Posts for: February, 2012
Planning a dream trip is something many people spend weeks, months or even years doing prior to their departure. However, in all of their excitement, they often forget about preparing for any “what if” dental emergencies that could occur while on the road. This is especially important if the trip will be overseas where you could face language barriers in addition to the concerns of finding qualified dental professionals you feel comfortable with treating an emergency.
The first and most important step you can take prior to departure is a proactive one: schedule an appointment with us for a thorough exam. (You should also do the same and schedule an appointment with your physician concerning your general health.) During this visit, be sure to let us know about your travel plans, where you will be going and what you will be doing so that we can ensure you are best prepared for your trip. For example, if you will be trying some new or high-impact activities, you may need a mouthguard to protect your teeth. Also, have any dental problems taken care of prior to traveling because pressure changes, especially during air travel, can cause pain in an untreated tooth.
As for seeking safe emergency dental care while you're traveling, here are some tips:
- Be sure to carry your travel information with you at all times, including the names and phone numbers of organizations to contact in case of a dental or medical emergency.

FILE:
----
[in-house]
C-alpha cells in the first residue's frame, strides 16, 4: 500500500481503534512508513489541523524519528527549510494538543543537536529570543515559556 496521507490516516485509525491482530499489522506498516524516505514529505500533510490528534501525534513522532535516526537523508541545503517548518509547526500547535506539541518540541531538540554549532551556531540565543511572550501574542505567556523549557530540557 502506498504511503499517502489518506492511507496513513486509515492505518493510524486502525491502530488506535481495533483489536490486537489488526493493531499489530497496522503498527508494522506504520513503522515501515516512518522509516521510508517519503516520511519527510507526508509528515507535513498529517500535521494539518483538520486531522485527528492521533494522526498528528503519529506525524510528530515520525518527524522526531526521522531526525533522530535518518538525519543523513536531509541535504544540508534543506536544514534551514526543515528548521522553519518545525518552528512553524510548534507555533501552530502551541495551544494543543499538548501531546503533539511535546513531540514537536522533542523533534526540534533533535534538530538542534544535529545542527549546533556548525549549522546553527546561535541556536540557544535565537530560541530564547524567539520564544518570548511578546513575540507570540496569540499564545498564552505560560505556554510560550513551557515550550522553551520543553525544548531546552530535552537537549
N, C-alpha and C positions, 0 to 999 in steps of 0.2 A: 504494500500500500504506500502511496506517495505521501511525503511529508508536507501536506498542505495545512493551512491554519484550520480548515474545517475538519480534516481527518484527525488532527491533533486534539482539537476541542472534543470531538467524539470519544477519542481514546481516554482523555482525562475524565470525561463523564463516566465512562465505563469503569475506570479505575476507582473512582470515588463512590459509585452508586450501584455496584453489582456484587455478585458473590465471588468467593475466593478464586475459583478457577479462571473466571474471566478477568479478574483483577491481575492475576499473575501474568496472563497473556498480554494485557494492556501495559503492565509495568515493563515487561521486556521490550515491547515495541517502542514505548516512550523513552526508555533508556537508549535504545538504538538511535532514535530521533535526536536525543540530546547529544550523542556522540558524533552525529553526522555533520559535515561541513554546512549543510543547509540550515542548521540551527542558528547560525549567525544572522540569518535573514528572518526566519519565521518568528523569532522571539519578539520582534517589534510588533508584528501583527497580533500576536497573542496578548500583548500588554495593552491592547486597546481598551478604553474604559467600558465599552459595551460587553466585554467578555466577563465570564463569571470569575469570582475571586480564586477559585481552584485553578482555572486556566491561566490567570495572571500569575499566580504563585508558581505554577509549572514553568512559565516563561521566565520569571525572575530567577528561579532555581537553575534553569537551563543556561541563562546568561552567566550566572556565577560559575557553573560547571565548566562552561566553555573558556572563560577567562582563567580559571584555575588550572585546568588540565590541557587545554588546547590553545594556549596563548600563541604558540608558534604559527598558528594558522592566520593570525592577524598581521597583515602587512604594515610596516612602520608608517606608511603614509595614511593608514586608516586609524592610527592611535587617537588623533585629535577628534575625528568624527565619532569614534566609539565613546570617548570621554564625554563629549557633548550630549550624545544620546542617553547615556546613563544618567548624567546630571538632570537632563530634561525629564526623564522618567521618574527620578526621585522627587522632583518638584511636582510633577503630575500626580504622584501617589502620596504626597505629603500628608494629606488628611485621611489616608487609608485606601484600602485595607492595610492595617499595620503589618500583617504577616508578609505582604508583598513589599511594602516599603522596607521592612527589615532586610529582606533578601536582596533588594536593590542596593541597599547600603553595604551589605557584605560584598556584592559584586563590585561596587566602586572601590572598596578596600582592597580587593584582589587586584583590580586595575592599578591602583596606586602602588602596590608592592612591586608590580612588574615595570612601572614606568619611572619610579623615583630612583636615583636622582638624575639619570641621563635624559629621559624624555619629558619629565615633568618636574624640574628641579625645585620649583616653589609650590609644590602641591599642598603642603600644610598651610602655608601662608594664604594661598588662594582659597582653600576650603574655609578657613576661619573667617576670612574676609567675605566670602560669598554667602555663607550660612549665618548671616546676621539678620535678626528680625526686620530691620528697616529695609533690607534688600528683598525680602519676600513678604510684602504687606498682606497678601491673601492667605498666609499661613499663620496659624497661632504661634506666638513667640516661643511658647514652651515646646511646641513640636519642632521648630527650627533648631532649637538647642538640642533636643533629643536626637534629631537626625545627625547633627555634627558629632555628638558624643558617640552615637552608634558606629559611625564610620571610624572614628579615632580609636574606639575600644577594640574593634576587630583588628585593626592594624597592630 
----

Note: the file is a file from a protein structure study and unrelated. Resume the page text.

Some good sources to contact in an emergency are:
- Friends or relatives that you are visiting in the area
- A local hotel concierge
- If traveling overseas, Americans living in the area or American military personnel; The International Association For Medical Assistance To Travelers, a network of doctor and medical institutions around the world (www.iamat.org; 716-754-4883); American Consulate or American Embassy in the country you are visiting; or if in Europe, the American Dental Society of Europe (ADSE; www.adse.co.uk; Phone: 011 44 141 331 0088)
And be sure to take our address with you on your trip. We would love to receive a postcard from you while you're traveling!
If you wake yourself by snoring or have been told by others that you snore, you should share this fact with us during your next visit. Why? Many people are shocked to learn that their dentist is a vital resource for treating snoring and Obstructive Sleep Apnea (OSA), a condition that occurs when the upper airway (back of your throat) is blocked or obstructed causing significant airflow disruption or even no airflow whatsoever for 10 seconds or more.
Self Test For Sleep Apnea
While your responses to the following questions are not a diagnosis for OSA, they can be warning signs that you may have OSA or another condition that is impacting your sleep.
- Are you a loud habitual snorer?
- Has anyone ever witnessed you holding your breath, gasping for air or even choking while asleep?
- Do you regularly feel un-refreshed or tired even after waking from eight or more hours of sleep?
- Do you find yourself easily falling asleep throughout your day at work or at home?
- Do you suffer from poor concentration or judgment, memory loss, irritability and/or depression from lack of sleep?
- Are you 15 pounds over the normal weight range for your height and/or does you neck measure more than 17 inches around if you are male and 16 inches if you are female?
If you answered, “yes” to any of the above questions, you should share your responses to all of these questions with both your physician and us so that you can receive a thorough examination to address your sleep concerns. And if you are diagnosed with OSA, we can help with specific oral treatment options that may work best for you.